Blair affirms interventionist stance

Tony Blair today threatened the Sudanese government with sanctions if it fails to halt the ongoing conflict in Darfur.

In a keynote speech on the final leg of his African tour, the outgoing prime minister called on the west to present Sudanese President Bashir with a choice.

“Engage with us on a solution. Or if you reject responsibility for the people of Darfur, then we will table a vote on sanctions.”

Arriving in South Africa, he said western nations have a moral duty to intervene and make the world better, and international relations can no longer be led by a nation’s self-interest.

“I believe in the power of political action to make the world better and the moral obligation to use it,” Mr Blair said.

Acknowledging the strongly divided opinions his foreign policy has provoked, Mr Blair said it was easy for people to “mock the pretensions of an interventionist policy”.

However, he implored people to consider the alternative, arguing that doing nothing led to the Rwandan genocide and spread of Aids and HIV across Africa.

But the Liberal Democrats have accused the prime minister of trying to rewrite his legacy on foreign policy.

Lib Dem foreign affairs spokesman Michael Moore said: “The interventions in Kosovo and Sierra Leone marked the high point of the government’s foreign policy, but the success of these operations has been completely overshadowed by the prime minister’s disastrous misjudgement over Iraq.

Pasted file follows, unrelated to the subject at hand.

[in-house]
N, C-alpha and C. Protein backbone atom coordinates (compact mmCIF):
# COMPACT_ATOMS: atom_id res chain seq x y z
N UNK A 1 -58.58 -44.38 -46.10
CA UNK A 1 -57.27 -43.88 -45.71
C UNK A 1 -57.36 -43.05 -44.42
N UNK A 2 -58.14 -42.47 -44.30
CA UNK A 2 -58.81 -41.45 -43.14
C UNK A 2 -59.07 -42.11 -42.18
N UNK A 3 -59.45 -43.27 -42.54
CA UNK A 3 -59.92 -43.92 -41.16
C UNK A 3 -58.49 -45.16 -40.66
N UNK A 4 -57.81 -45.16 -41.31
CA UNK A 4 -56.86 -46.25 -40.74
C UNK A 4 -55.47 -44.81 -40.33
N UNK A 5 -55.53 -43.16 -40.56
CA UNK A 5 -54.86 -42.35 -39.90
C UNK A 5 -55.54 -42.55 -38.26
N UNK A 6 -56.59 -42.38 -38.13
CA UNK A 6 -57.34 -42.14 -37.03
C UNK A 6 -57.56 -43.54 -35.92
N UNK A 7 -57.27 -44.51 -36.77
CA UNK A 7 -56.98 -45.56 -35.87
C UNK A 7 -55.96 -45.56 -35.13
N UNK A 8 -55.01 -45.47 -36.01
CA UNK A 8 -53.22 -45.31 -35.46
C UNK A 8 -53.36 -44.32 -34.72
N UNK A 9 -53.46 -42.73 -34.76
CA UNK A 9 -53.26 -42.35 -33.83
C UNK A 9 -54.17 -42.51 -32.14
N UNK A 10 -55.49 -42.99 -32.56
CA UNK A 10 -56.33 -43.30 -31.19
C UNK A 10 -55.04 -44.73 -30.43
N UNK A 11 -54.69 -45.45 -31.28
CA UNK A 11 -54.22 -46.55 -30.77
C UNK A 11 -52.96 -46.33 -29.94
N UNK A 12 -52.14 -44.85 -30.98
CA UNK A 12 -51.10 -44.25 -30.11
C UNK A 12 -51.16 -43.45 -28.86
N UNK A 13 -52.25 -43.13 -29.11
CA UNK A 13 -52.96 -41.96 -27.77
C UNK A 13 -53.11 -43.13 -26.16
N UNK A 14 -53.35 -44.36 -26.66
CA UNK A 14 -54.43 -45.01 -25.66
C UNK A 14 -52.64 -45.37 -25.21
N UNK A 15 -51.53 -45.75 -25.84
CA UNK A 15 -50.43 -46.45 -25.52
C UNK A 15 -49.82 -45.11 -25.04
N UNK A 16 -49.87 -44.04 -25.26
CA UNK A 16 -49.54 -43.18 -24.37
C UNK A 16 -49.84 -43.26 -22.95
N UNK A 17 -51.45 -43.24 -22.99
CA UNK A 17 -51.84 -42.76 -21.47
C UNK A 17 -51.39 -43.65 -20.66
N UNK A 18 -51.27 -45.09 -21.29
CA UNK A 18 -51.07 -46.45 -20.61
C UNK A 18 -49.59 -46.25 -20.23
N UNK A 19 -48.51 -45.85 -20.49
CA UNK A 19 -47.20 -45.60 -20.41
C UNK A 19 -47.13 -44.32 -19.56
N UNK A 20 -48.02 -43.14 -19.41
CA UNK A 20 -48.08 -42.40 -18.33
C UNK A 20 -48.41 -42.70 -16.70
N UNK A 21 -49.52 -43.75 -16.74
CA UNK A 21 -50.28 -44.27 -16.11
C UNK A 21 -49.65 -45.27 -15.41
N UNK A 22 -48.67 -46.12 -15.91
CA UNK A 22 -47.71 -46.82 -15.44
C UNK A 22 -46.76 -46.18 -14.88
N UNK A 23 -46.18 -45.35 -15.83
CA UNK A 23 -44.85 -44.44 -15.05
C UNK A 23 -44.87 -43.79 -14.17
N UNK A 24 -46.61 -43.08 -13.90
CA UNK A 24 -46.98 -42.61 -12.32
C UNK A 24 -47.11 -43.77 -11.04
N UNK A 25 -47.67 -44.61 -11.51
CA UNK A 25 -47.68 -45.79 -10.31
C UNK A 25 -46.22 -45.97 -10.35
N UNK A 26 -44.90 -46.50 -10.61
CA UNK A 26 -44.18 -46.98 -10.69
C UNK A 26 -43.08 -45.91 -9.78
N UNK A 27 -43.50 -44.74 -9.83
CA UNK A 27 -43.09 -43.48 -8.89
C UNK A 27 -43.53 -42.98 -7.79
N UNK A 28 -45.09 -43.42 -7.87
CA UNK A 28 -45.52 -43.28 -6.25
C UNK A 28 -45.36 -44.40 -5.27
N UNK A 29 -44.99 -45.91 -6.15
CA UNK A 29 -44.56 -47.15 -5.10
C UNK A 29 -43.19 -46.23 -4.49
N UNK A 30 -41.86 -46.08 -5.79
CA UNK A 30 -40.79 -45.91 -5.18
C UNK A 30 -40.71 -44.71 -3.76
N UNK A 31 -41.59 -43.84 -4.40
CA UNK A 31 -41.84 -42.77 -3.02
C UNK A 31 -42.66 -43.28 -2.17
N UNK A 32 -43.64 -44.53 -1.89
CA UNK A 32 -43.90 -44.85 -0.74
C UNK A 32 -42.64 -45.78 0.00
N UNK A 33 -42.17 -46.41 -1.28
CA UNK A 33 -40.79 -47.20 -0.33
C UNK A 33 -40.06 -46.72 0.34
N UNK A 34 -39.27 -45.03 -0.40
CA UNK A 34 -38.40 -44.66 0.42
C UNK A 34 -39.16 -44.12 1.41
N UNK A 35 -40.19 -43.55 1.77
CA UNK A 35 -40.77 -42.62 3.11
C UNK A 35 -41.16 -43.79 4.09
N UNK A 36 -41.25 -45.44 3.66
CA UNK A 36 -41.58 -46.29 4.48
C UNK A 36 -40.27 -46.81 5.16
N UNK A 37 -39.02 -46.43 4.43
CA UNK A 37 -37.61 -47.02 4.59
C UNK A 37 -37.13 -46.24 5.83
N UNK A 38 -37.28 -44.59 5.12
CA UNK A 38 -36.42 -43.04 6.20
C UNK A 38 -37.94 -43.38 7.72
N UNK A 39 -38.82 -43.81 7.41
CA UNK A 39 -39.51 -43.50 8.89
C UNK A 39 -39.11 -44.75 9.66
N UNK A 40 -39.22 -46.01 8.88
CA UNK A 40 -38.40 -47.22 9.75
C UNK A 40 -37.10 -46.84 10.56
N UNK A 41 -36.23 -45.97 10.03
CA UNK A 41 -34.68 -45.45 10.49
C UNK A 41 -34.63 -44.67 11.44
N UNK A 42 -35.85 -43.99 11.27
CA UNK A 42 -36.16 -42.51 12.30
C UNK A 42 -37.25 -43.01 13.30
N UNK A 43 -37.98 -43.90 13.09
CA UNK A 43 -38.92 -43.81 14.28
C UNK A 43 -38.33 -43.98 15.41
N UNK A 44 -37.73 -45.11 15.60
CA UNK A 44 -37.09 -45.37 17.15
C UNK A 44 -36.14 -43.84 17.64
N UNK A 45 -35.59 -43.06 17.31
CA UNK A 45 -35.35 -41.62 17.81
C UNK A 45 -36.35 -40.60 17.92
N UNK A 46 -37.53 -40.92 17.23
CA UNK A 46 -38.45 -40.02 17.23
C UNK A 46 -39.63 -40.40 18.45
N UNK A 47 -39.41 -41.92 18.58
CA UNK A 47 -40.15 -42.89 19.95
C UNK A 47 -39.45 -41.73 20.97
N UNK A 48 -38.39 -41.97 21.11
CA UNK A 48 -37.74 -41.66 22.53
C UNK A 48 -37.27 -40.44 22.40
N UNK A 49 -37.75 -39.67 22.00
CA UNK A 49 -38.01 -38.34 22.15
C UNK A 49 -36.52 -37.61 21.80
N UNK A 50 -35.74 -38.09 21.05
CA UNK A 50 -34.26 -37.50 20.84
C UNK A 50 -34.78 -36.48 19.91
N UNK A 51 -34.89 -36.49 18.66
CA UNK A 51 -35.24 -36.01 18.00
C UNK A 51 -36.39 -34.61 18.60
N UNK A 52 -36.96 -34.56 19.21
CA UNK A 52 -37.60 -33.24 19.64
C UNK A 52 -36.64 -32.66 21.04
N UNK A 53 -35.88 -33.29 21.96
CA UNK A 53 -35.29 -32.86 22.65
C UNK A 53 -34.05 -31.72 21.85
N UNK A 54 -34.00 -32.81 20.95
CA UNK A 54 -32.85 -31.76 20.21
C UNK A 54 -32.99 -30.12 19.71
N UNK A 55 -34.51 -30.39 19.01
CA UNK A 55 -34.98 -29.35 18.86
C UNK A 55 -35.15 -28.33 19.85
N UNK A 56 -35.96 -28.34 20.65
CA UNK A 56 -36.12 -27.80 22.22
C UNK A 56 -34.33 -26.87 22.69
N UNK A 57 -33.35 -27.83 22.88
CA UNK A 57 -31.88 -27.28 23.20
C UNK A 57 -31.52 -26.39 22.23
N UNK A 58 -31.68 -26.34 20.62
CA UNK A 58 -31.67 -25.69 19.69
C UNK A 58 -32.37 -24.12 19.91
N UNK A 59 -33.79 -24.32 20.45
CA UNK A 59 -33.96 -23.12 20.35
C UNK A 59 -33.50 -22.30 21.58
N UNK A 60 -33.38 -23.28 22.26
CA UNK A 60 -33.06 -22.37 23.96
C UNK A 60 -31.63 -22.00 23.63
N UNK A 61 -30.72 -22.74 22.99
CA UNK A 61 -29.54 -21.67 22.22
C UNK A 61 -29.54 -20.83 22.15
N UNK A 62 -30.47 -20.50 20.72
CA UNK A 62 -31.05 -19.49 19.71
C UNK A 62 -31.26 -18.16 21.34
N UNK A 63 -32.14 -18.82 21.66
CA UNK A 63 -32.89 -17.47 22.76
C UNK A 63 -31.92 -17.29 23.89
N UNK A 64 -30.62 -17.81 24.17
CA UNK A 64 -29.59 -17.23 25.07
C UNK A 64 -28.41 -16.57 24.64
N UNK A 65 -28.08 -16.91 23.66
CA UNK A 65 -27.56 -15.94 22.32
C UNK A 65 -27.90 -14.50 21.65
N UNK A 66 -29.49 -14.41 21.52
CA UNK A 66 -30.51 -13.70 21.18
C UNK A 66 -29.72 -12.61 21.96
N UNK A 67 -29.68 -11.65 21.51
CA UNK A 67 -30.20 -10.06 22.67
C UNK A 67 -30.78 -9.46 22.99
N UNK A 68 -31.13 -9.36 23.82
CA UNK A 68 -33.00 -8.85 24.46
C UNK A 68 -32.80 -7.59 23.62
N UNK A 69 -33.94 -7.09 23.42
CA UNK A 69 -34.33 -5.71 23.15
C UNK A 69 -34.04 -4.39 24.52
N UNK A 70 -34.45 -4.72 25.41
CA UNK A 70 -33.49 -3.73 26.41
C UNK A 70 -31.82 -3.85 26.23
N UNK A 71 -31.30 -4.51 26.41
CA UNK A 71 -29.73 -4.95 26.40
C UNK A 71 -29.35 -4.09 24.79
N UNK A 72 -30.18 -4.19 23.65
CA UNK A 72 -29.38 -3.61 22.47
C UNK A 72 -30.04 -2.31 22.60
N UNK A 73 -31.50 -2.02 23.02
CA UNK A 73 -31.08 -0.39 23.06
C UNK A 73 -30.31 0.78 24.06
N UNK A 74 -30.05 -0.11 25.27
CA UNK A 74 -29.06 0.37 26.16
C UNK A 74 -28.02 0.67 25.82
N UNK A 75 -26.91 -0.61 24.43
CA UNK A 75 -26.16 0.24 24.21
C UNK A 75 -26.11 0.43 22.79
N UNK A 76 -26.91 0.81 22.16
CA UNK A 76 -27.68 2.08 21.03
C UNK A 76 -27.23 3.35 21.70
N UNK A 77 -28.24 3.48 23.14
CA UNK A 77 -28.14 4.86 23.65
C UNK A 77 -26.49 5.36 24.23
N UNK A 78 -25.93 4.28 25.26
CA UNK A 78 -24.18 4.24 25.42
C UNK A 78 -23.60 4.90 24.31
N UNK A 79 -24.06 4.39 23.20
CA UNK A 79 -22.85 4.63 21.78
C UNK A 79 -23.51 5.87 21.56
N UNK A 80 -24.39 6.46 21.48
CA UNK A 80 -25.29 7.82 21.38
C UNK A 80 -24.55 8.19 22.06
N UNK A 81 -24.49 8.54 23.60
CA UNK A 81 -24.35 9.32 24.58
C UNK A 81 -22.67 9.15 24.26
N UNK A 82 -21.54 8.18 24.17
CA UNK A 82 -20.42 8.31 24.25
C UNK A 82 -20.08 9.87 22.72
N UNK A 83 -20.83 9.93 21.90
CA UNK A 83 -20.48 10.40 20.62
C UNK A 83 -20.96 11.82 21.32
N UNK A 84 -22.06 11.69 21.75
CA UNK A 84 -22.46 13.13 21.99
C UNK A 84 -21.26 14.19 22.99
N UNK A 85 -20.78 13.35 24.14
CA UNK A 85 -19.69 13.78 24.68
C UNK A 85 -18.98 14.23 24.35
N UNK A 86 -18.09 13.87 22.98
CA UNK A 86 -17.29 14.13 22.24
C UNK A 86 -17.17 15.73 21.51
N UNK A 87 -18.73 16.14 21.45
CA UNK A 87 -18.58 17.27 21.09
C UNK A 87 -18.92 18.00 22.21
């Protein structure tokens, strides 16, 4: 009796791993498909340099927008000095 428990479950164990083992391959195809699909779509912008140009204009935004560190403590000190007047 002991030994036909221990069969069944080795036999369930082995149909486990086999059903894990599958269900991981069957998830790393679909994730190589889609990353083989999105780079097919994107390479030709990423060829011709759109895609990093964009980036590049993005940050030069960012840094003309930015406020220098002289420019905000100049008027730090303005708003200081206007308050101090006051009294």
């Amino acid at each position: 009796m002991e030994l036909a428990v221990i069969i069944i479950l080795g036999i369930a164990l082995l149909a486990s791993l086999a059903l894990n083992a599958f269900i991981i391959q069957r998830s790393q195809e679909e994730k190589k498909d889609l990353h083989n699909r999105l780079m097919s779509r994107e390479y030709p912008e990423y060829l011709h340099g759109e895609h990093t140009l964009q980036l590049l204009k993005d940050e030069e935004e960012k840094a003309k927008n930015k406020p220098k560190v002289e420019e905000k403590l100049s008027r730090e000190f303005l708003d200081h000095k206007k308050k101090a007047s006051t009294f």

“It is the Middle East that has seen the devastating consequences of his unilateral interventionist policy and this, more than anything else, is Mr Blair’s defining legacy.”

Mr Blair called on African nations and the west to work together to choose the “right path” for the continent. He said Ghana could provide a model for economic growth, while in contrast Zimbabwe and Sudan have “bad government and violent oppression”.

He said: “Wealthy nations and Africa both face a choice:

“Us, as to how far we help Africa to take the right path. Africa as to which path to take.”

Mr Blair will meet with the G8 in Germany next week in one of his last acts as prime minister.

He insisted this G8 meeting must be bolder than the last – speaking as international aid agencies increasingly question the impact of the G8’s promises in 2005.

“Progress does not come from the cautious. It isn’t born of the status quo. It tends to challenge conventional wisdom,” Mr Blair insisted.

“It rarely is the product of refraining; nearly always a consequence of sustained action against the odds. It accepts the pain of transition. It never yields to the notion of “the way things are.”

Mr Blair was speaking as Chatham House release a new report criticising “pop star politics”, which saw figures such as Bono and Bob Geldof increasingly respected by the G8.

Writing in The World Today, Chatham House’s monthly magazine, James Panton explores the dangers of taking the lead from Geldof and Bono, arguing “pop star politics” takes governments further from the sort of politics that could make poverty history.

Although Gordon Brown has promised to renounce celebrity as prime minister, Mr Panton claims it appears “unlikely that he will do anything other than sign up wholeheartedly to the celebrity politics of Live Earth.”

The forthcoming Live Earth concert, organised by Al Gore to raise awareness of climate change, has not really educated people on the issues surrounding change and instead risks closing off debate, he concluded.